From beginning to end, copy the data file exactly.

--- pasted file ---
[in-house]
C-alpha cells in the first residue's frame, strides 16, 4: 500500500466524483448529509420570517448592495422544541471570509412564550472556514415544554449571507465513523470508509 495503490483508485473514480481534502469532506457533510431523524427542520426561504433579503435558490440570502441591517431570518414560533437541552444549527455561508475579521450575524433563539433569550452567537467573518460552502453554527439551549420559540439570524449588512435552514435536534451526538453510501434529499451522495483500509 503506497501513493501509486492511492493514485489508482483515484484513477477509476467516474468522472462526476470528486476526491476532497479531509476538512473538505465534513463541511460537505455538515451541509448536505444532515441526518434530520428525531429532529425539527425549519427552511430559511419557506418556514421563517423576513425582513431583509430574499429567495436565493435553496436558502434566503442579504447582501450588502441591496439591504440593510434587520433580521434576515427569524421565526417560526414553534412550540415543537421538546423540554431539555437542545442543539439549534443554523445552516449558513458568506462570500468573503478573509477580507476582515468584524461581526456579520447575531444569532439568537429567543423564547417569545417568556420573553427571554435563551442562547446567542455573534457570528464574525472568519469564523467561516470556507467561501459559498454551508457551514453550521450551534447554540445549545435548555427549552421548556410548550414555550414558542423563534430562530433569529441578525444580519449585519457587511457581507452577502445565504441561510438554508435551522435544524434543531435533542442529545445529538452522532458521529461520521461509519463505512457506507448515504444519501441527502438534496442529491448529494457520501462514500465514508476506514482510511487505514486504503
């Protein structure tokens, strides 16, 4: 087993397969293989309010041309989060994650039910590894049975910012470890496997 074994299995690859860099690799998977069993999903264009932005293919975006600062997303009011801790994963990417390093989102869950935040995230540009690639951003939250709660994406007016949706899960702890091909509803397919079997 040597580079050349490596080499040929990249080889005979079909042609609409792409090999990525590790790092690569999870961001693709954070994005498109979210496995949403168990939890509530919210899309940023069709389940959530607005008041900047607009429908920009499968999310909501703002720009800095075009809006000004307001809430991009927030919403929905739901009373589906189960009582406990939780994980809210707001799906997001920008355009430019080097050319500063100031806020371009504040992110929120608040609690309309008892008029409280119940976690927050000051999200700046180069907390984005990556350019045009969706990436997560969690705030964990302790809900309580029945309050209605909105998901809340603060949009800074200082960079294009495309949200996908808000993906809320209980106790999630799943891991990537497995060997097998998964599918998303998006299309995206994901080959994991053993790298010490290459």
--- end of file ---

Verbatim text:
[in-house]
C-alpha cells in the first residue's frame, strides 16, 4: 500500500466524483448529509420570517448592495422544541471570509412564550472556514415544554449571507465513523470508509 495503490483508485473514480481534502469532506457533510431523524427542520426561504433579503435558490440570502441591517431570518414560533437541552444549527455561508475579521450575524433563539433569550452567537467573518460552502453554527439551549420559540439570524449588512435552514435536534451526538453510501434529499451522495483500509 503506497501513493501509486492511492493514485489508482483515484484513477477509476467516474468522472462526476470528486476526491476532497479531509476538512473538505465534513463541511460537505455538515451541509448536505444532515441526518434530520428525531429532529425539527425549519427552511430559511419557506418556514421563517423576513425582513431583509430574499429567495436565493435553496436558502434566503442579504447582501450588502441591496439591504440593510434587520433580521434576515427569524421565526417560526414553534412550540415543537421538546423540554431539555437542545442543539439549534443554523445552516449558513458568506462570500468573503478573509477580507476582515468584524461581526456579520447575531444569532439568537429567543423564547417569545417568556420573553427571554435563551442562547446567542455573534457570528464574525472568519469564523467561516470556507467561501459559498454551508457551514453550521450551534447554540445549545435548555427549552421548556410548550414555550414558542423563534430562530433569529441578525444580519449585519457587511457581507452577502445565504441561510438554508435551522435544524434543531435533542442529545445529538452522532458521529461520521461509519463505512457506507448515504444519501441527502438534496442529491448529494457520501462514500465514508476506514482510511487505514486504503
């Protein structure tokens, strides 16, 4: 087993397969293989309010041309989060994650039910590894049975910012470890496997 074994299995690859860099690799998977069993999903264009932005293919975006600062997303009011801790994963990417390093989102869950935040995230540009690639951003939250709660994406007016949706899960702890091909509803397919079997 040597580079050349490596080499040929990249080889005979079909042609609409792409090999990525590790790092690569999870961001693709954070994005498109979210496995949403168990939890509530919210899309940023069709389940959530607005008041900047607009429908920009499968999310909501703002720009800095075009809006000004307001809430991009927030919403929905739901009373589906189960009582406990939780994980809210707001799906997001920008355009430019080097050319500063100031806020371009504040992110929120608040609690309309008892008029409280119940976690927050000051999200700046180069907390984005990556350019045009969706990436997560969690705030964990302790809900309580029945309050209605909105998901809340603060949009800074200082960079294009495309949200996908808000993906809320209980106790999630799943891991990537497995060997097998998964599918998303998006299309995206994901080959994991053993790298010490290459």